And the next thing he gets whacked across the back of the head by the other guy with a stick that had been laying out there, and they just start brawling. Well, the reason they're doing this is because Coleman was not just a manager of a hotdog stand. This guy was big into running illegal booze around Chapel Hill. So, this guy's connected to different stuff.
But what they didn't realize is that apparently this guy Coleman, was some kind of UFC fighter before that even exists. Because he just starts throwing a beating to both of these guys. Like he is just fighting these guys off, and they're screaming, he's screaming.
But finally, he gets to the point where, because of that one whack with the stick, he's bleeding so bad, he can't see. And so, he can't see, he ends up getting off of him. And he kind of staggers out into the street. The guys run off, because I mean, again, their plan was a foiled because this guy's beat them up, they jump in their car and they take off.
And this is funny because, Rick, your case here has so many twists and turns. It's a short case in the book. It's only a few pages. But it was full of twists just about in every paragraph. And this was the first one when I was reading it, I thought, "These guys, they got the drop on him."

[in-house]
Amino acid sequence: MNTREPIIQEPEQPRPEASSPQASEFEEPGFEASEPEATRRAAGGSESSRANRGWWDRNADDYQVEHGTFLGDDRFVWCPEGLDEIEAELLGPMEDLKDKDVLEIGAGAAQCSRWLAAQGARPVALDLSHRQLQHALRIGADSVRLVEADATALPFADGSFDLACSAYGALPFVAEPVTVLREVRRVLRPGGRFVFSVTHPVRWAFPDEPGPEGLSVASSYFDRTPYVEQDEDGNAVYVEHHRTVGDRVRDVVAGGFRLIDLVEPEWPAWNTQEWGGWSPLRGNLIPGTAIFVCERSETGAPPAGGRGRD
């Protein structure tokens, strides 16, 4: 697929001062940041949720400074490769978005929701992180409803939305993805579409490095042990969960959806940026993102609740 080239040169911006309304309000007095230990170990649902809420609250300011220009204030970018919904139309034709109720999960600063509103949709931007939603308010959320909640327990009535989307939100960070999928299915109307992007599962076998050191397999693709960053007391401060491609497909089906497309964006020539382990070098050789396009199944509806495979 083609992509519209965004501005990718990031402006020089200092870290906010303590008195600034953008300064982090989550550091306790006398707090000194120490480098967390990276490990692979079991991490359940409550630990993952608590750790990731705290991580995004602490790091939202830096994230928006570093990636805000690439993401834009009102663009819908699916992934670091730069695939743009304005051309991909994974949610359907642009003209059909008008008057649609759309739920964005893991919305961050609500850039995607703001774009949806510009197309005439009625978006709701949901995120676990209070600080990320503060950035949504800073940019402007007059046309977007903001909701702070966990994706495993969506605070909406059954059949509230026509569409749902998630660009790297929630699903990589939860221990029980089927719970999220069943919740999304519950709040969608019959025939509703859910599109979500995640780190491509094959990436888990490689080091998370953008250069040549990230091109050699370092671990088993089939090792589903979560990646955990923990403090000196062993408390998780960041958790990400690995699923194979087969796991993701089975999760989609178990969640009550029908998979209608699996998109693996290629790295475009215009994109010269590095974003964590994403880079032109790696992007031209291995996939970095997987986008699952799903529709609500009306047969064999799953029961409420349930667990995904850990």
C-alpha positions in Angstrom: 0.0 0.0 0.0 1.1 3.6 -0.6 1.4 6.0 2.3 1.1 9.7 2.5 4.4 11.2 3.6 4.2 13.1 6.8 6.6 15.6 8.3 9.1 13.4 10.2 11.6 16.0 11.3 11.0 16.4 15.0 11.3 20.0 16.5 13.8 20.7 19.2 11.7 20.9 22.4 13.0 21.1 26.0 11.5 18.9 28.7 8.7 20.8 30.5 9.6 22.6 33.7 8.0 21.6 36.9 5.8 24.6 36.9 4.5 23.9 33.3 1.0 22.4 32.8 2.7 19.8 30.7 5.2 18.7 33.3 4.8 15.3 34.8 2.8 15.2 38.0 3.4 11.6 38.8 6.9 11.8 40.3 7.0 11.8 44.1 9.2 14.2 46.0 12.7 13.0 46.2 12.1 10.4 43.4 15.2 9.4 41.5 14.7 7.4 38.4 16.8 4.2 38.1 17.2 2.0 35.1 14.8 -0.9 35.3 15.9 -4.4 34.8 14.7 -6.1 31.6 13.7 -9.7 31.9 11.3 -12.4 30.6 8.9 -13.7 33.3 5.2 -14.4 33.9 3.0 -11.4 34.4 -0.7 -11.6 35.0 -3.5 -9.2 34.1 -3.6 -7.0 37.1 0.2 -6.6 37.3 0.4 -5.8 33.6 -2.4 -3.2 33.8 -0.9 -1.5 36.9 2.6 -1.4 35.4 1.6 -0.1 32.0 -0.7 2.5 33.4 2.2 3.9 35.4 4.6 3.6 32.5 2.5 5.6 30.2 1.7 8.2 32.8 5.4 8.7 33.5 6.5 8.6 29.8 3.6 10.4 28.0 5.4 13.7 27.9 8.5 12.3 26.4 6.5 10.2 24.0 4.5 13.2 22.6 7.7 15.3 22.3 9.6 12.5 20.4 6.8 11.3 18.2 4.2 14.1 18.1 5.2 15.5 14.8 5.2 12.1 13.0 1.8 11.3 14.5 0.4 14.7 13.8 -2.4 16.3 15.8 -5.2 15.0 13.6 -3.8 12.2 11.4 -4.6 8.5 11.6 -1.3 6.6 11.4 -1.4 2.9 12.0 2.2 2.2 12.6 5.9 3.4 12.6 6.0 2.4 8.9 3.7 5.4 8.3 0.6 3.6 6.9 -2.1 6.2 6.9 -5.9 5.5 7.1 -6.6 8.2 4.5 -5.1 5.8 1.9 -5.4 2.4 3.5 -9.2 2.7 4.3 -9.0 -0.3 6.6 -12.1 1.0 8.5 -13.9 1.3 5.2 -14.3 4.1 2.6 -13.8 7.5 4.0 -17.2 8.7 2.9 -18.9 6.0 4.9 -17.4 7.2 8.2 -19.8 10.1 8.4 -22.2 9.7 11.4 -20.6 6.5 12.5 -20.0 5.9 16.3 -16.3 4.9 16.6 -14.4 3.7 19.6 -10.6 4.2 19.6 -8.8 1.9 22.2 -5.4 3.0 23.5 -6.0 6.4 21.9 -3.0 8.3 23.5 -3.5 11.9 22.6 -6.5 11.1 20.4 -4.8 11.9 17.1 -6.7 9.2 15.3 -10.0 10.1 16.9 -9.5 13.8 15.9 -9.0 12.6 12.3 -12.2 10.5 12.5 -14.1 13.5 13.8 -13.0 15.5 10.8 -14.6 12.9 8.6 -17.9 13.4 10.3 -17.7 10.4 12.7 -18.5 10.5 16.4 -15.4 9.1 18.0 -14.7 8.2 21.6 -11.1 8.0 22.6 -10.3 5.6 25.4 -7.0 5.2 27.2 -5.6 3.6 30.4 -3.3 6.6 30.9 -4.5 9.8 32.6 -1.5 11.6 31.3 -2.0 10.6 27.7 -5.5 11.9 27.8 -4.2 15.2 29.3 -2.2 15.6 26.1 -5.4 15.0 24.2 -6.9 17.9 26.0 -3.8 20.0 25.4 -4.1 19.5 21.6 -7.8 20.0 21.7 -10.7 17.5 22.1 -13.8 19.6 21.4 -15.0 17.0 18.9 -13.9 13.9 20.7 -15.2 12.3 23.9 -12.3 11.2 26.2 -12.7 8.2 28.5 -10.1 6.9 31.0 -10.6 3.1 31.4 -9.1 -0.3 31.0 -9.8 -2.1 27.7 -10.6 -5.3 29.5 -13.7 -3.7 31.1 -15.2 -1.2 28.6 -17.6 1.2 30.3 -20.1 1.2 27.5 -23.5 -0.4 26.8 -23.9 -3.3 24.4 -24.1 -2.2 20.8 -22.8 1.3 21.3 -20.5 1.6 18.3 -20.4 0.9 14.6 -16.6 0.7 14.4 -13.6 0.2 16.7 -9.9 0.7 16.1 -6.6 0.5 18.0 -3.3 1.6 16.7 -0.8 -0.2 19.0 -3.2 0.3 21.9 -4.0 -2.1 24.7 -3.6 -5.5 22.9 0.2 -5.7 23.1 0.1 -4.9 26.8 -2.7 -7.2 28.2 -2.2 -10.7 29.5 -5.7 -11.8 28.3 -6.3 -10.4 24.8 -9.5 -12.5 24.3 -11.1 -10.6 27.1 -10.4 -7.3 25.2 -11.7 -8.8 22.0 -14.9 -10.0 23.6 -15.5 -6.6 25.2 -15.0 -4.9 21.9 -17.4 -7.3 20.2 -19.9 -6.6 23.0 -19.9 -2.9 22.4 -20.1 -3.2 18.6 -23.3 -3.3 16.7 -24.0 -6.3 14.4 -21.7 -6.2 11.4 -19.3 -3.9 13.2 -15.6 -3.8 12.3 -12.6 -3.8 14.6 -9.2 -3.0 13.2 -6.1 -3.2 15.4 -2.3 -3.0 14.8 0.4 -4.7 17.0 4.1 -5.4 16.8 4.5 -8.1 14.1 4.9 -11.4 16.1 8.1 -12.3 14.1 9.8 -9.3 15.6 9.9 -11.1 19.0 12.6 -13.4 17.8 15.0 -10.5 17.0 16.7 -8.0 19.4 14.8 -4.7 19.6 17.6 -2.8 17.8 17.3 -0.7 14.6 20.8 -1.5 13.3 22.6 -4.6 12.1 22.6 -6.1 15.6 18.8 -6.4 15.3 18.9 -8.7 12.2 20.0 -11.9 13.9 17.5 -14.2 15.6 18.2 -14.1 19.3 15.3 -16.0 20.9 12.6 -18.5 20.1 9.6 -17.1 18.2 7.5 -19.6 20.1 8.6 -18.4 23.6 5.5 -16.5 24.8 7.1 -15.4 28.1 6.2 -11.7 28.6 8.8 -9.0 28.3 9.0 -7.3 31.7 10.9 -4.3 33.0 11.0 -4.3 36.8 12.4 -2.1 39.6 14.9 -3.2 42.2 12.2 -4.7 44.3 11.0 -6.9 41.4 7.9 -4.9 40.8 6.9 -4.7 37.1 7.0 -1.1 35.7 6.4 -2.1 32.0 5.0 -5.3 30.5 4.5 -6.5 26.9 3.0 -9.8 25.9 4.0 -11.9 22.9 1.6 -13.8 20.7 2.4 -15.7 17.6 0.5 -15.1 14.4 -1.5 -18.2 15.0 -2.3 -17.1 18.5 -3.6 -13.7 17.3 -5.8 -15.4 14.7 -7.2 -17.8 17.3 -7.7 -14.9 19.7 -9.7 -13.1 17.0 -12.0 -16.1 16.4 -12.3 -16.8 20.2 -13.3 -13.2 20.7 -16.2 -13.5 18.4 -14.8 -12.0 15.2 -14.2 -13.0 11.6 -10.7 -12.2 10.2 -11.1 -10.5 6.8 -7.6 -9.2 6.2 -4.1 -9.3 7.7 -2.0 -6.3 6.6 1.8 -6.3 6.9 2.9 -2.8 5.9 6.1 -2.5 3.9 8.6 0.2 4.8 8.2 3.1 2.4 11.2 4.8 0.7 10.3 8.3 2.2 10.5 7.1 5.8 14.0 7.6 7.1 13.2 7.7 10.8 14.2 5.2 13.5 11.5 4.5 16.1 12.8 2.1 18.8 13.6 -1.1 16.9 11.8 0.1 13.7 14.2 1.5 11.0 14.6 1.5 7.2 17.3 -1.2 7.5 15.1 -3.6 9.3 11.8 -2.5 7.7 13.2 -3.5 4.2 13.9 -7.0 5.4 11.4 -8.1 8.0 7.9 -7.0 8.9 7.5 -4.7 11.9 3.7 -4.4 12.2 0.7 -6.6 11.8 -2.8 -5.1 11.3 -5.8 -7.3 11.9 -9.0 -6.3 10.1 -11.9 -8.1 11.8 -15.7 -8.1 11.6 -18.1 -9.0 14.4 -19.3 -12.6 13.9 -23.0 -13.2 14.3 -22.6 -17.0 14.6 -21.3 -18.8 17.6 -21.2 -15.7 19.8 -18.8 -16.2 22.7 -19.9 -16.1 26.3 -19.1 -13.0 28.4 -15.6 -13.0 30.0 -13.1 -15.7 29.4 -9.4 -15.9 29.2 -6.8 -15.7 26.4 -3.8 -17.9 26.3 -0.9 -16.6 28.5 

And typically, when you get the drop on somebody, element of surprise and all that, you come out ahead. But no, he manages to take the blow, shake it off, and turn the tables right on it. This just did not go how they thought it would go, did it?
No, not at all. I mean, and again, I don't know the background of George Coleman or the background of the guys, but I mean, they got a surprise shot off on this guy with a stick. Enough to make him so bloody that eventually he can't see them.
So, I mean, it's a pretty good start, if you're going to fight somebody. It's two guys and a blow to the head with a stick. So, the fact that he was able to turn the tide on, tells me this guy, he knew a little bit of something about what he was doing. Again, probably didn't learn that being a hotdog man
But yeah, so, again, they speed off. Well, right about that time, this officer named UM Rackley is coming out of a movie theater and people are yelling, because they know him. It's a small village, so they see him.
And they're like, "Officer Rackley, these guys just robbed this guy. They're taken off." Well, he goes and he requisitions a car. There is a car sitting there with a fellow in there, and his girlfriend, his name is Ashby Penn.